SHARE

A turkey hunter’s life, to paraphrase what they say about a soldier’s, is 99 percent boredom, 1 percent sheer excitement (instead of terror). You make plans, scout, walk for miles, and wait for hours, days even, in hopes of a momentary thrill. But those few minutes can change your whole season, even your entire spring.

Like many Americans, I am blessed, and slightly cursed, to live a comfortable, unexciting life. According to the fitness tracker my kids gave me for my birthday, not much gets my heart going these days. And so far this season, turkey hunting hasn’t helped. My outings have been heavy on boredom and extra light on excitement: no close calls, not much gobbling, and not many turkeys.

This morning, I’m trying a new place. It’s a farm where I hunt pheasants, with brushy draws and creeks amid the corn, and one long draw full of mature hardwoods. I’ve never seen turkeys nor sign here in the fall, but when I checked it on a whim about a week and a half before the spring season, I found a tom all by himself, gobbling hard. A lot can happen to a lonely tom in 10 days. He can find hens. He can find a load of No. 6s. Or he can find a new place to strut. There is a chance, however, that he could stay put, and this year, taking a shot on a 10-day-old scouting report seems like as good a plan as any.

Going Old School for Turkeys

It’s well before first light as I park along the cornfield. When I first started turkey hunting, the birds were new to many parts of the country. All the advice you could find was written by old-school Southern hunters who wrote only about killing turkeys off the roost. I drank it up. Some of it sticks with me, like “It should be so dark when you walk in that you can’t see your feet.” When I look down, I can make out my boots, but barely. We’ll call that good enough.

There’s a wide-based tree to sit against overlooking the knob in the stubble where I’d seen the bird strutting, and I sneak out as far into the open as I dare to set a single hen decoy, then settle against the trunk. When the turkey gobbles, he’s not across from me where I’d roosted him last time but directly behind me. I must have walked within 50 yards of him on the way in. Yet he’s none the wiser. Score one for the old-school turkey hunters.

The bird is close, inside 100 yards, and my first instinct is to screw up the hunt by trying to turn around so I can see across the draw in case he comes straight to me through the brushy woods. Instead, I sit tight and tell myself to be confident in my spot.

The bird sounds off regularly until I croak out a few quiet clucks that are met with silence. When this happens, I always think I’ve scared the bird at first. More likely, he’s in the tree thinking, Hmm. She’s new and she’s right over there. I should go check her out. It’s probably a good sign when they stop, but I’m still relieved when this one starts gobbling again.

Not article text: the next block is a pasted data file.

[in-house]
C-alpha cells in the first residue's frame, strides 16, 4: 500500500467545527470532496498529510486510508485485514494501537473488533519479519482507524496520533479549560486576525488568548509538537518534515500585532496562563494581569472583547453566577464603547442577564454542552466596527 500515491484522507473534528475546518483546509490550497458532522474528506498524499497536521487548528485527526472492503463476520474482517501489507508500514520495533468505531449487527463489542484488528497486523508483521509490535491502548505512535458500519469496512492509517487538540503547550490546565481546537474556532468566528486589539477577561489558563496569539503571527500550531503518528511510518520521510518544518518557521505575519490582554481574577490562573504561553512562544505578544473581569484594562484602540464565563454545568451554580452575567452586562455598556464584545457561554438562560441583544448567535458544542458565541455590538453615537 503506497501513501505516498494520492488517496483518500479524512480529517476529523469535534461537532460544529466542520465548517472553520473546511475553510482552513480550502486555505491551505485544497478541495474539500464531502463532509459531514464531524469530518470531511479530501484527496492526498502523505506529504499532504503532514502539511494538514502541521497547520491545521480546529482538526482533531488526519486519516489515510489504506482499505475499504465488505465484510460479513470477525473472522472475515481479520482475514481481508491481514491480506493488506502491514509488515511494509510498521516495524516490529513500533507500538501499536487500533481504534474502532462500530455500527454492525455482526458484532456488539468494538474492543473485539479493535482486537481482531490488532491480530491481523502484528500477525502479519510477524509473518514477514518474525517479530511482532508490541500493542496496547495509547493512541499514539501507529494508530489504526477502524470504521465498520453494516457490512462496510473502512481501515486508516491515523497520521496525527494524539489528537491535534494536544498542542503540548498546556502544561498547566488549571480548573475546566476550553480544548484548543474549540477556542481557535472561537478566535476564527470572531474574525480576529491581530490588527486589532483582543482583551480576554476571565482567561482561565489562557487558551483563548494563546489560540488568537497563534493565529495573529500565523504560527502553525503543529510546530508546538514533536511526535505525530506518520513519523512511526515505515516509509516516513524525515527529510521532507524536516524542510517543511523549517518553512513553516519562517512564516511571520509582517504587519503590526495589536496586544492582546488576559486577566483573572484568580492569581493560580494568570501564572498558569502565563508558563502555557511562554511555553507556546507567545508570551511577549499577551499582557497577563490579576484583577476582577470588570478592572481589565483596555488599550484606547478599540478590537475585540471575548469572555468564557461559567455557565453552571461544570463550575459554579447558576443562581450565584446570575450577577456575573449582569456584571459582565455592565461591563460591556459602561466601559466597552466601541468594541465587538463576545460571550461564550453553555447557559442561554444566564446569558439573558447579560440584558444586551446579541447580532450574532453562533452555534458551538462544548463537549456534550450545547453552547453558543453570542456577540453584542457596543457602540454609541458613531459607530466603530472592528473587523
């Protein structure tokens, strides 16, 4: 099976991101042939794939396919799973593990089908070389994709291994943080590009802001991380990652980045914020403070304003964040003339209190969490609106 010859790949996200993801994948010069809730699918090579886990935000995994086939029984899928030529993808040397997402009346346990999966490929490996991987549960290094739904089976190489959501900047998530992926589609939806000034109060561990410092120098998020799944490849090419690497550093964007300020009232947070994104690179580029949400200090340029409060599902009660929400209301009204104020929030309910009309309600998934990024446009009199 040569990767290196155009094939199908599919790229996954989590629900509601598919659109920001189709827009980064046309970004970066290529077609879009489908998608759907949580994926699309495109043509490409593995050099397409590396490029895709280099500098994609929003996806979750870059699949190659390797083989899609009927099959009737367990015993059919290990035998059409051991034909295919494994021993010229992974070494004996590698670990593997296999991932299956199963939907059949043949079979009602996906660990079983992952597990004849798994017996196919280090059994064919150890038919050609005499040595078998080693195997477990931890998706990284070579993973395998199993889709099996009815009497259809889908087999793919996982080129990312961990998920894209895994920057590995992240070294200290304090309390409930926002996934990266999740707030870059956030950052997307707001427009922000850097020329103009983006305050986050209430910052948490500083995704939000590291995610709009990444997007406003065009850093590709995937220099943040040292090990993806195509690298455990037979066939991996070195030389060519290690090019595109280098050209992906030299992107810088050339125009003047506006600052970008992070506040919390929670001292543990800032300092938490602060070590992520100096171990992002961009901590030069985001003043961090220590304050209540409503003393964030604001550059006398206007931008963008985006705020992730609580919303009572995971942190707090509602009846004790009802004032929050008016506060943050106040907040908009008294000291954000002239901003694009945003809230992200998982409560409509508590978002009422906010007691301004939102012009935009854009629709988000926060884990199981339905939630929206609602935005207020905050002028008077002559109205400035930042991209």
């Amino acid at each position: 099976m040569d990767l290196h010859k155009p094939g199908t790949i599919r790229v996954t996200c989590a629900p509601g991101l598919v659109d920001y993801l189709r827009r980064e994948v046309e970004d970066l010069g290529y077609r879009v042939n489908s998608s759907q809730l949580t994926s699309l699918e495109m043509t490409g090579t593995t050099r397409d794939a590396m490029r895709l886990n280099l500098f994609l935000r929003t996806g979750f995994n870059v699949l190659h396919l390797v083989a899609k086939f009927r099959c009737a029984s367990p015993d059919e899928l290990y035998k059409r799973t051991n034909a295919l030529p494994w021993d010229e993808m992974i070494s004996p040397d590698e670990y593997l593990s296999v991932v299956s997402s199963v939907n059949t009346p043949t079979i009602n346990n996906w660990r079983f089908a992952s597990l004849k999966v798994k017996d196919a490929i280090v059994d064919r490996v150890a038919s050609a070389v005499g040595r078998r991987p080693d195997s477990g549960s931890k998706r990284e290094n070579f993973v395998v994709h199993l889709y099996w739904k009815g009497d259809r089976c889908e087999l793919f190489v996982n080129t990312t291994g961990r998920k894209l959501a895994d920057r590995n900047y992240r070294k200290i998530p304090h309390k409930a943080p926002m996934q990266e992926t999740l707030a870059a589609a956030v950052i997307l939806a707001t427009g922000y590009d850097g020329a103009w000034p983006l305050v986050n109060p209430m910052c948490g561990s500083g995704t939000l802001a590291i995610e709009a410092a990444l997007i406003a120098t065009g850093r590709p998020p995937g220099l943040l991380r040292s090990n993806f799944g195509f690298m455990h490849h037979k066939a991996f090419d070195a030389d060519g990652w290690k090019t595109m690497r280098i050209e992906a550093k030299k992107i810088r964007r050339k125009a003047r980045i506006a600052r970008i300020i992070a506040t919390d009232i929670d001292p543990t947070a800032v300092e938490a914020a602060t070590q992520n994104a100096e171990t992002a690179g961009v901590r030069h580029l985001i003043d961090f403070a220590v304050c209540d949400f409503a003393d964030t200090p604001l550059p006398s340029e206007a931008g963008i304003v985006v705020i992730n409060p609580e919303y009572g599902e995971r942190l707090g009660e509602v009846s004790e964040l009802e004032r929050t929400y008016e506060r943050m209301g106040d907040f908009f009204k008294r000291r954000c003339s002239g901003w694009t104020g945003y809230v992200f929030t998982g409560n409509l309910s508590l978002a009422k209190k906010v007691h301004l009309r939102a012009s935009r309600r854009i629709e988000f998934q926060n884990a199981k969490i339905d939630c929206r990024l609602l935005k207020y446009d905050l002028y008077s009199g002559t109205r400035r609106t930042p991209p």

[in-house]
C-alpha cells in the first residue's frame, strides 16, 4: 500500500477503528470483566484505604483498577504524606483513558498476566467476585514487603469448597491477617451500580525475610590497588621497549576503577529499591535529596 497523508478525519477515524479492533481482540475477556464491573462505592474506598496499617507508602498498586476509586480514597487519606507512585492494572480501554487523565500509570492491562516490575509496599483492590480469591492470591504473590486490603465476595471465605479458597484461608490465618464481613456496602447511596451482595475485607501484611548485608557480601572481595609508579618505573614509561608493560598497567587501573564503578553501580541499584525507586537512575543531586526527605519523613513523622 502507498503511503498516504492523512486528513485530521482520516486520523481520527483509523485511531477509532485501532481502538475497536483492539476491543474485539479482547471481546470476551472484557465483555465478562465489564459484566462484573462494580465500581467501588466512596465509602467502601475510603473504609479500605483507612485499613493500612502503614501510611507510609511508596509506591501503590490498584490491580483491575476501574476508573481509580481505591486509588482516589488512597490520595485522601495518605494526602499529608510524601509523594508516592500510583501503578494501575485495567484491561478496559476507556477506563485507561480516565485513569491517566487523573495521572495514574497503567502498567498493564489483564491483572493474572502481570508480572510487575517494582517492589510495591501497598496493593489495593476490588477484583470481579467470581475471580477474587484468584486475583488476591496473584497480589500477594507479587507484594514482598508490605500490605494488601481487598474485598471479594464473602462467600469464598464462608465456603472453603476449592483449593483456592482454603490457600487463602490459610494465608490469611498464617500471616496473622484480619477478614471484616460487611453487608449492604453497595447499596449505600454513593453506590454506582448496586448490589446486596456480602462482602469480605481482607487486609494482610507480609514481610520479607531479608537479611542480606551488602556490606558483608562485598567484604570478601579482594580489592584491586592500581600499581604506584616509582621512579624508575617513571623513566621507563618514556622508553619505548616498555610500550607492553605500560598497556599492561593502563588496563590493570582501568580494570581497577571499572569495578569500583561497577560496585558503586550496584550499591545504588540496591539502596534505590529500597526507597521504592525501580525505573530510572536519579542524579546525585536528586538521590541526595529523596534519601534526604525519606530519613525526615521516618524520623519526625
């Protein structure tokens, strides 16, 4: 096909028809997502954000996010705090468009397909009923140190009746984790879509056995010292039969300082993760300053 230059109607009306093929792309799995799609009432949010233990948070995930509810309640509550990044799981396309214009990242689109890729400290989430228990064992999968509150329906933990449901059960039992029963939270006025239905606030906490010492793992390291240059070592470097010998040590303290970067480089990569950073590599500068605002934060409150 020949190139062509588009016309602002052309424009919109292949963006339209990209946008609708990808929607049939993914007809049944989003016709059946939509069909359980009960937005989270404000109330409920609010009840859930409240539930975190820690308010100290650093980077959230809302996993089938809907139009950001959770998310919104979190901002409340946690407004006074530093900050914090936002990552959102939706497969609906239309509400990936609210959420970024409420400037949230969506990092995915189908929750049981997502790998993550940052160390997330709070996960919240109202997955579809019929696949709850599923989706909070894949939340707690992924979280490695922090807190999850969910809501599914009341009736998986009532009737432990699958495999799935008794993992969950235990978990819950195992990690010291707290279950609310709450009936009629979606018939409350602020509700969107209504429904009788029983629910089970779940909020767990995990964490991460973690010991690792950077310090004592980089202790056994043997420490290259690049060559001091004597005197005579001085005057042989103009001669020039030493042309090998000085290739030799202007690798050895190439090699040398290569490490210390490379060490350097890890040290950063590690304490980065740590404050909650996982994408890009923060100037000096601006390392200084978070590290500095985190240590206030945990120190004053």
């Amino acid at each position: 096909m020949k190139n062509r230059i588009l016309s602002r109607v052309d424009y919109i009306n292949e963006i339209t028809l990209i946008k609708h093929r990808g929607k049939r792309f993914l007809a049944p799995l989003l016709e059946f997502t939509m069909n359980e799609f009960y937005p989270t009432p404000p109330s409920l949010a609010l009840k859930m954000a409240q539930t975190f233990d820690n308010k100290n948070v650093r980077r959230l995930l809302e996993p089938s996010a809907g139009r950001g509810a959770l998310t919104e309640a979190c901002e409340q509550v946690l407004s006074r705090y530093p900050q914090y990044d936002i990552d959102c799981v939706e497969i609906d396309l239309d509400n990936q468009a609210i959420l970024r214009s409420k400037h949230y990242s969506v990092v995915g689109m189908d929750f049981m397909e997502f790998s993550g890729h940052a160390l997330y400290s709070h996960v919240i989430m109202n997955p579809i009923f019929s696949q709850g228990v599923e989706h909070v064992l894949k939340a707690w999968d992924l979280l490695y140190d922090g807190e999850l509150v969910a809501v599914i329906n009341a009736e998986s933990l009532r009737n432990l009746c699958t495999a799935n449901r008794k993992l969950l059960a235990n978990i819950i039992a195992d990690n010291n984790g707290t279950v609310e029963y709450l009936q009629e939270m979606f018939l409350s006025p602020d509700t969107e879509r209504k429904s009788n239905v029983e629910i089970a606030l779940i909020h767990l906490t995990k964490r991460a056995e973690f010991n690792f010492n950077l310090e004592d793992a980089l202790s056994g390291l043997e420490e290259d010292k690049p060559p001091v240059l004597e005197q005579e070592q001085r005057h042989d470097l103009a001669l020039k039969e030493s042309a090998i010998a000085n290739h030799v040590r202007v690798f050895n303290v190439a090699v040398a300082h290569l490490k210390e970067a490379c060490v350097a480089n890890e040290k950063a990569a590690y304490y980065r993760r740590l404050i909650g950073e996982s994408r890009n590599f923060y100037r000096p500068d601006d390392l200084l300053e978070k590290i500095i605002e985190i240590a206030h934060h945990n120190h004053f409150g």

When I decide it’s light enough for a turkey to fly down, I beat my hat against my leg and soon hear real wingbeats. The bird gobbles when he hits the ground. He’s coming, but I give him a few soft yelps as reinforcement, and then I tell myself to shut up.

How to Get Pumped Up in the Turkey Woods

photo of wild turkey
An Eastern gobbler emerges from the woods to strut along a field edge. Lance Krueger

The gobbles let me track the tom’s progress across the draw to the edge of the field near a grassy waterway. When he pops out on my side, he’s nearly in range. My breathing has turned shallow, but I’m calm, because I know for sure now that this bird is coming, and I am going to shoot him. Or, at least, I’m going to shoot at him. The unfortunate irony of turkey hunting is that we wait for this moment, work for it, plan for it, daydream about it, yet when it’s finally upon us, the excitement we seek can get the better of us.

As the gobbler closes, I tell myself to keep my head on the gun, my eye on the target, and my mind in the present. Kill it through the gun is the phrase I’ve brought with me from target shooting to the turkey woods, and I repeat it now. The turkey struts to 25 yards. In the half-light, it’s hard to make out much more than a black blob and a white head through the red-dot sight, but that’s enough.

The bird goes flat, and I’m up and running. I shoot pump guns for turkeys because once I pull the trigger, the gun is safe until I cycle the action, so I can jump up from the tree and run to see the tom I’ve been imagining all spring.

Read next: Bead, Iron Sights, Red-Dot, or Scope? How to Choose the Right Sight for Your Turkey Gun

The colors of a gobbler’s head, like the colors on a fresh-caught trout, begin to fade in a matter of minutes. I’d like to get pictures now, but it’s not even sunrise yet. In a minute, I’ll carry the bird to the top of the hill so I can be ready when the sun does rise up over the crest. Right now, though, I’m going to sit here in the stubble with my turkey.

I notice that my heart is pounding. Curious, I open the fitness tracker app. Five minutes ago, my pulse, which hovers around 60 on a regular, boring day at home, hit 152 beats a minute right before I shot the bird. My heart rate is already coming down. The feeling I was hunting for, though, will stay with me all spring.

This story appears in the Home Issue, the latest digital edition of Field & Stream.

MORE TO READ